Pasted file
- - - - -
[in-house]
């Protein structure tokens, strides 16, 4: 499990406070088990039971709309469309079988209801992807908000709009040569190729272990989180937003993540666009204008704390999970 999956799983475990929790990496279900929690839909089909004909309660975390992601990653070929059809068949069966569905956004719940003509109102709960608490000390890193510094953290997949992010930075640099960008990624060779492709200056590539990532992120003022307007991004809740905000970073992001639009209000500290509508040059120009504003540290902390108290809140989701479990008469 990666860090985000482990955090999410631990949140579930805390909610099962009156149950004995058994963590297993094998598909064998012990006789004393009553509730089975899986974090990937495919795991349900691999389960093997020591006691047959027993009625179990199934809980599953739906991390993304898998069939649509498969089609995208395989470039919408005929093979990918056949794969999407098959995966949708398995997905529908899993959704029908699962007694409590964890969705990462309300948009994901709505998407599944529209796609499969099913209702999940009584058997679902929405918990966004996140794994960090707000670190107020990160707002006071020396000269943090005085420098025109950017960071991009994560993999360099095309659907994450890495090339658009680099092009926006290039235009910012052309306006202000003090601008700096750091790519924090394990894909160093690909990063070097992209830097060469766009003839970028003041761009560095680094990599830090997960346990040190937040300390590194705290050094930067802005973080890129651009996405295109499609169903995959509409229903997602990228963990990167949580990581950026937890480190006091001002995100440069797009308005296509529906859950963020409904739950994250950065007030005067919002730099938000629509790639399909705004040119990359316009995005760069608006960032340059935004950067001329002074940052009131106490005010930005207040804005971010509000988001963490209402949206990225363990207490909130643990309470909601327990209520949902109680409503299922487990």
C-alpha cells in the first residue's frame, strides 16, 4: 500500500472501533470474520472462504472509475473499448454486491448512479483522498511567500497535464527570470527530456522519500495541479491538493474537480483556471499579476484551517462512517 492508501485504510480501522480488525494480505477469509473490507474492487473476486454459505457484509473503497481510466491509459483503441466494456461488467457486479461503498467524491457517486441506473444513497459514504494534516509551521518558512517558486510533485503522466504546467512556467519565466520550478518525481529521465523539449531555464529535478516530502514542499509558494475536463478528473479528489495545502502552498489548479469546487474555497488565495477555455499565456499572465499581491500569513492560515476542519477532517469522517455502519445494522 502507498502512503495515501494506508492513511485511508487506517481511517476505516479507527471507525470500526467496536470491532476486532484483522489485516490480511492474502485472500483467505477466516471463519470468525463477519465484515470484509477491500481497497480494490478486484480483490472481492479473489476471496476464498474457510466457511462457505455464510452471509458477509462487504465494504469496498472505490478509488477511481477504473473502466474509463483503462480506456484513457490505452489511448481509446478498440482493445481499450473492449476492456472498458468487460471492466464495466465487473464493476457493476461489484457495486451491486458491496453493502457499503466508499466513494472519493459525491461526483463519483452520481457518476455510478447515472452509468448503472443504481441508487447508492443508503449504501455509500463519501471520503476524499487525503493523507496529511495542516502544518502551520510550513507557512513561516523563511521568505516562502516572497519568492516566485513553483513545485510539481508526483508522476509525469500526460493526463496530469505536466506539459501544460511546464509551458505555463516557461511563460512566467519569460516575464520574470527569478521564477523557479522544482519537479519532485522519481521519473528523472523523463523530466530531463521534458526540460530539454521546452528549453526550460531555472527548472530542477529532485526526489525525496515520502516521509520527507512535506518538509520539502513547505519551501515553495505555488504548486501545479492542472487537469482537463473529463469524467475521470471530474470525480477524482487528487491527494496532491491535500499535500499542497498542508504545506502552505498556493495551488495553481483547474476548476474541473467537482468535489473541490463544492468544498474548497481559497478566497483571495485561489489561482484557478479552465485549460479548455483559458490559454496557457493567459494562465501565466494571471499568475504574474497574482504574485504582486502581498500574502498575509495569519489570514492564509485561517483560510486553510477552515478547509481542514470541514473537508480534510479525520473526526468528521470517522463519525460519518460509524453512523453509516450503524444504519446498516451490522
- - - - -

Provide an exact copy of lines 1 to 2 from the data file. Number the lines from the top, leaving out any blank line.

[in-house]
């Protein structure tokens, strides 16, 4: 499990406070088990039971709309469309079988209801992807908000709009040569190729272990989180937003993540666009204008704390999970 999956799983475990929790990496279900929690839909089909004909309660975390992601990653070929059809068949069966569905956004719940003509109102709960608490000390890193510094953290997949992010930075640099960008990624060779492709200056590539990532992120003022307007991004809740905000970073992001639009209000500290509508040059120009504003540290902390108290809140989701479990008469 990666860090985000482990955090999410631990949140579930805390909610099962009156149950004995058994963590297993094998598909064998012990006789004393009553509730089975899986974090990937495919795991349900691999389960093997020591006691047959027993009625179990199934809980599953739906991390993304898998069939649509498969089609995208395989470039919408005929093979990918056949794969999407098959995966949708398995997905529908899993959704029908699962007694409590964890969705990462309300948009994901709505998407599944529209796609499969099913209702999940009584058997679902929405918990966004996140794994960090707000670190107020990160707002006071020396000269943090005085420098025109950017960071991009994560993999360099095309659907994450890495090339658009680099092009926006290039235009910012052309306006202000003090601008700096750091790519924090394990894909160093690909990063070097992209830097060469766009003839970028003041761009560095680094990599830090997960346990040190937040300390590194705290050094930067802005973080890129651009996405295109499609169903995959509409229903997602990228963990990167949580990581950026937890480190006091001002995100440069797009308005296509529906859950963020409904739950994250950065007030005067919002730099938000629509790639399909705004040119990359316009995005760069608006960032340059935004950067001329002074940052009131106490005010930005207040804005971010509000988001963490209402949206990225363990207490909130643990309470909601327990209520949902109680409503299922487990």